Miocic fought the perfect fight the first time around. It was a masterclass in mixing striking with wrestling. Ngannou had no answers for the champion’s well-timed takedowns and looked lost on the ground. Miocic’s going to stick to that gameplan and the big question is, can Ngannou keep it on the feet or work his way back up if he’s taken down?
The Octagon in the UFC APEX is smaller than the standard one, which works in Ngannou’s favour, not only because of his style but also because of the fact that he’ll have a three-inch reach advantage. He’s not technical, or fleet-footed, but he’s shown time and time again that he doesn’t have to be. All he needs to do is land one bomb – not even flush – to separate his opponent from consciousness.
He’s matured as a man and his disciplined and scientific preparation for this fight is worlds removed from his first “champ camp.” However, I don’t believe he’s developed the tactical and technical skills to overcome the self-same cerebral approach Miocic will employ.
He’s a future heavyweight champion, but his coronation won’t come this weekend. The reigning king is just a bad stylistic match-up for the man-mountain.
Tyron Woodley v Vicente Luque (Welterweight)
Luque is anything but light work. He’s double tough, well-rounded and has climbed up to 10th in the welterweight rankings. Having said that, a prime Woodley (19-5-1) would’ve smoked the rising star. That’s the type of special talent “The Chosen One” was.
However, the Woodley that starts his 2021 campaign is far removed from the one who entered 2019 as the welterweight champion with three title defences to his name. A phenomenal pure athlete, Woodley’s explosive speed and power saw him starch Robbie Lawler to win the title in a little over two minutes at UFC 201 and he went on to enjoy a near-three-year reign.
The wheels came off at UFC 235 where Kamaru Usman utterly dominated Woodley over five rounds to seize the throne. In hindsight, that sheer domination was soul snatching as the once confident champion has never been the same since that fateful night in Las Vegas.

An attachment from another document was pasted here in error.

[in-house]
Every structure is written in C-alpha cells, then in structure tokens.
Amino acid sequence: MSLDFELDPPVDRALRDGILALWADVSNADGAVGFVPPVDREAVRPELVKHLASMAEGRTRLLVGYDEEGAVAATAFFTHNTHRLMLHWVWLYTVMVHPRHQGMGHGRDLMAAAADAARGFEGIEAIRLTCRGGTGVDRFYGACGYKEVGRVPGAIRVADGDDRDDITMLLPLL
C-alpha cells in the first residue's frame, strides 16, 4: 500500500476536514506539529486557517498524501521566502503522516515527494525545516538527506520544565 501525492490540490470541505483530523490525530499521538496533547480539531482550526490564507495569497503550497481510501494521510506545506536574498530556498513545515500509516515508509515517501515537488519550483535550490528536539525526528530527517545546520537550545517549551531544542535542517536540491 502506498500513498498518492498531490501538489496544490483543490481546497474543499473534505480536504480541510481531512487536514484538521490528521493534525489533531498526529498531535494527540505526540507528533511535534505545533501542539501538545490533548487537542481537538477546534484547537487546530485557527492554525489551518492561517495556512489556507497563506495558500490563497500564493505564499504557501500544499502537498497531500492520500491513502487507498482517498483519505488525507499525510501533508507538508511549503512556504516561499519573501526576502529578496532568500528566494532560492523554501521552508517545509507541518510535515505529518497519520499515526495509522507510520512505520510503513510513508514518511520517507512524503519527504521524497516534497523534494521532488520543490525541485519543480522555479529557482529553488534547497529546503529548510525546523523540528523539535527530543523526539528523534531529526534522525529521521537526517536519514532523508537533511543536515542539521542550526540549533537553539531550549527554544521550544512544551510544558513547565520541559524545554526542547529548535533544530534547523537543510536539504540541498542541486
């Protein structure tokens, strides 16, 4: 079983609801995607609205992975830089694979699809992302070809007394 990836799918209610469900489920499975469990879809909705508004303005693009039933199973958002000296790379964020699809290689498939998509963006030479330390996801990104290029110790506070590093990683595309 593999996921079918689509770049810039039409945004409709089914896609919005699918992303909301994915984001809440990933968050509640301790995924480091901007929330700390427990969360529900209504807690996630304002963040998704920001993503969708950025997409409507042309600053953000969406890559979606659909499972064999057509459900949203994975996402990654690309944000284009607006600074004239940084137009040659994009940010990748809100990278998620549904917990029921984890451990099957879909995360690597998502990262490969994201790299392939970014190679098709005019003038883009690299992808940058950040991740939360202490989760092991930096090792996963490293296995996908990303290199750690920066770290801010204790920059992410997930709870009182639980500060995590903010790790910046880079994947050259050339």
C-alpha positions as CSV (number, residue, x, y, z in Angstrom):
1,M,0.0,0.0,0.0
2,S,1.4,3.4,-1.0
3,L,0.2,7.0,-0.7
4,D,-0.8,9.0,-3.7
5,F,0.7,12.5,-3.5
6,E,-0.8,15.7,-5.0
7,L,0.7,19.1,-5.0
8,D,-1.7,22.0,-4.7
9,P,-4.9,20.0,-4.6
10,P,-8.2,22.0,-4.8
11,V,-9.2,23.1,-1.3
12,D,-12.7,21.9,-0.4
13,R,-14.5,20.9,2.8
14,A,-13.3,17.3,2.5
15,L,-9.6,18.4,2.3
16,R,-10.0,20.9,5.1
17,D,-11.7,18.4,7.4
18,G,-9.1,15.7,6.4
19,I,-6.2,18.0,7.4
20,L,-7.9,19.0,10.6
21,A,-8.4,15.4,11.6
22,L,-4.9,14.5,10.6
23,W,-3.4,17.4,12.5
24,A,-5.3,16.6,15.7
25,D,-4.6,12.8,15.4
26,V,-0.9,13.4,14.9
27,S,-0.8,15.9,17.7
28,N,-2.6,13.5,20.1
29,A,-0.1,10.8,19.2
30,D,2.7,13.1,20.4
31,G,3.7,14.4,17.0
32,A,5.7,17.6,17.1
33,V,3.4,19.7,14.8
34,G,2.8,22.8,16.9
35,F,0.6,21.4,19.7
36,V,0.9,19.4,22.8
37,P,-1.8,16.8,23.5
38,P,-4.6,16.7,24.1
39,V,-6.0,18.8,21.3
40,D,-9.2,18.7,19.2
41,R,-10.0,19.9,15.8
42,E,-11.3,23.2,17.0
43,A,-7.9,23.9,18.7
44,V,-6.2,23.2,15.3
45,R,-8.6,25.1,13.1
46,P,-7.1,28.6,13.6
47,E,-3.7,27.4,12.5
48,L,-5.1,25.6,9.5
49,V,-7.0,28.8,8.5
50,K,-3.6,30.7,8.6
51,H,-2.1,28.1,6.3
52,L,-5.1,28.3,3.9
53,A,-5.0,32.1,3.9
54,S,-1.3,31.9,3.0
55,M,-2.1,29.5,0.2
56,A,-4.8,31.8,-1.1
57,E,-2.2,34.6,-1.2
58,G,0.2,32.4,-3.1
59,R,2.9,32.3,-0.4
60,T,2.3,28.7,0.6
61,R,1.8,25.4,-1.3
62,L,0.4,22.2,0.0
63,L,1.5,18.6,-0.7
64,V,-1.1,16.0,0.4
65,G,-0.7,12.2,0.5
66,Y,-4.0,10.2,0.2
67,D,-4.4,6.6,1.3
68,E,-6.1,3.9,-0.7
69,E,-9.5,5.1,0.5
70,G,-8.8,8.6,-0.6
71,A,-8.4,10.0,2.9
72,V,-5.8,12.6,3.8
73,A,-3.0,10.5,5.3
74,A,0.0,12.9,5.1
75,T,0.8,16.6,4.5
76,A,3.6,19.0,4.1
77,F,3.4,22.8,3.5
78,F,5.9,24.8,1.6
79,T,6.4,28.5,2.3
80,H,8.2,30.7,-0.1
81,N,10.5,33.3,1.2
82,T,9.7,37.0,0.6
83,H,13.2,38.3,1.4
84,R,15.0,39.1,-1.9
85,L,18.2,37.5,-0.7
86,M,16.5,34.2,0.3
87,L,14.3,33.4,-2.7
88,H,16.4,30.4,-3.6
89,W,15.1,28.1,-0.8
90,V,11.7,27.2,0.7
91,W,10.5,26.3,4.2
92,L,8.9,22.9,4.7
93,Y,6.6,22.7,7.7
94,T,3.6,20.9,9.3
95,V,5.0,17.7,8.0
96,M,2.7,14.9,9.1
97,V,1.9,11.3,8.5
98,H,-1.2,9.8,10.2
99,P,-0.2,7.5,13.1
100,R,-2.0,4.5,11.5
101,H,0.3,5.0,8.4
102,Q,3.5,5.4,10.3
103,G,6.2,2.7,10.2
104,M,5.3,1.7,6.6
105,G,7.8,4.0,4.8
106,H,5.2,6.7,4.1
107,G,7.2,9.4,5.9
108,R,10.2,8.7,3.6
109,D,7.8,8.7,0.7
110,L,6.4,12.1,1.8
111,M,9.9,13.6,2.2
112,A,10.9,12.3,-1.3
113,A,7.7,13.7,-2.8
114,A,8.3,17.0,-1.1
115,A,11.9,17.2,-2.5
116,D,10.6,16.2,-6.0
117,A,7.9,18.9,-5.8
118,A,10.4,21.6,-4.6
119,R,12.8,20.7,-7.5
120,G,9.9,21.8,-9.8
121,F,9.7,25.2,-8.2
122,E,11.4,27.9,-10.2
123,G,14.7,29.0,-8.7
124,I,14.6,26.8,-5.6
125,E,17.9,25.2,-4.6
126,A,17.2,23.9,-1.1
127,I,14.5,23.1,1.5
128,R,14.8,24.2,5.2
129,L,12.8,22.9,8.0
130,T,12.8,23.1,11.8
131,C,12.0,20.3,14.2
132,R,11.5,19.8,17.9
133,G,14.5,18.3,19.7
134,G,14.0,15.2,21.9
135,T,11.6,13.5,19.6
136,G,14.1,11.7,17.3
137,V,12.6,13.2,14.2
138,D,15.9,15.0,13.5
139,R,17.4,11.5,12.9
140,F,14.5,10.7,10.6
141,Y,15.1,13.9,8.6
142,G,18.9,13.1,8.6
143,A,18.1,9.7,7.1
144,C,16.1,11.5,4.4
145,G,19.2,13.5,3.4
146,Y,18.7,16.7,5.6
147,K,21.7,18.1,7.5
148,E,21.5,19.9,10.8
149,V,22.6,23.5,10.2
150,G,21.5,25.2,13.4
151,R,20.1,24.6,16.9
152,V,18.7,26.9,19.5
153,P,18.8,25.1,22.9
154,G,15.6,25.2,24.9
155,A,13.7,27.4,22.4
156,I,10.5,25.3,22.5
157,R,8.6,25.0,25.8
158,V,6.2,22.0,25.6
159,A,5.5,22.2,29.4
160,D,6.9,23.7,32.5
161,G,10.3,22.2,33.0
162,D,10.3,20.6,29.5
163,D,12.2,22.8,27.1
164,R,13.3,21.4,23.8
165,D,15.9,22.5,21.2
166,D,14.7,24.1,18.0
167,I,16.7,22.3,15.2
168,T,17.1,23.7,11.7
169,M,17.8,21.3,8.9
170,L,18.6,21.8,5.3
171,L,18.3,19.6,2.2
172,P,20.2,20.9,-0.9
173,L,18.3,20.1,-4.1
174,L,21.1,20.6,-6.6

He’s plummeted to seventh in the rankings in the worst way possible, being completely shutout by Gilbert Burns and arch-rival Colby Covington as well. He looked in a trance as he lost all 15 rounds of his last three fights against the aforementioned trio. It’s clear that he’s in his head, trapped in psychological quicksand, and a loss against Luque could well mean the end of Woodley’s UFC career.
Given his mental battles, how will the 38-year-old handle that pressure? That’s what this bout boils down to. He has the knockout power and world-class wrestling to get the job done, but can he pull the trigger? His decline has been so drastic and has coincided with Luque’s rise, with the 29-year-old winning eight of his last nine including his last two via stoppage, so I’m putting my money on “The Silent Assassin” to add to Woodley’s woes.
Sean O’Malley v Thomas Almeida (Bantamweight)
Almeida (22-4) serves as an acid test for O’Malley (12-1). The latter is coming off the first loss of his career, and the circumstances surrounding it is such that several questions remain over O’Malley’s skillset and fighting spirit. “Suga” became an overnight sensation when he knocked out of Alfred Khashakyan on Dana White’s Contender Series to earn a UFC contract back in 2017.
The stunning stoppage immediately launched him into the mainstream thanks to Snoop Dogg, who sang his praises as only the rap icon can as a guest commentator. Colourful and charismatic, many felt O’Malley was all hype, even after he won his first few fights in the UFC.
He silenced many of his doubters when he starched former WEC bantamweight champion Eddie Wineland with a walk-off knockout for the ages at UFC 250, but the way he folded physically and mentally in the first-round TKO loss to Marlon Vera last August re-opened the debate on whether or not he’s the real deal.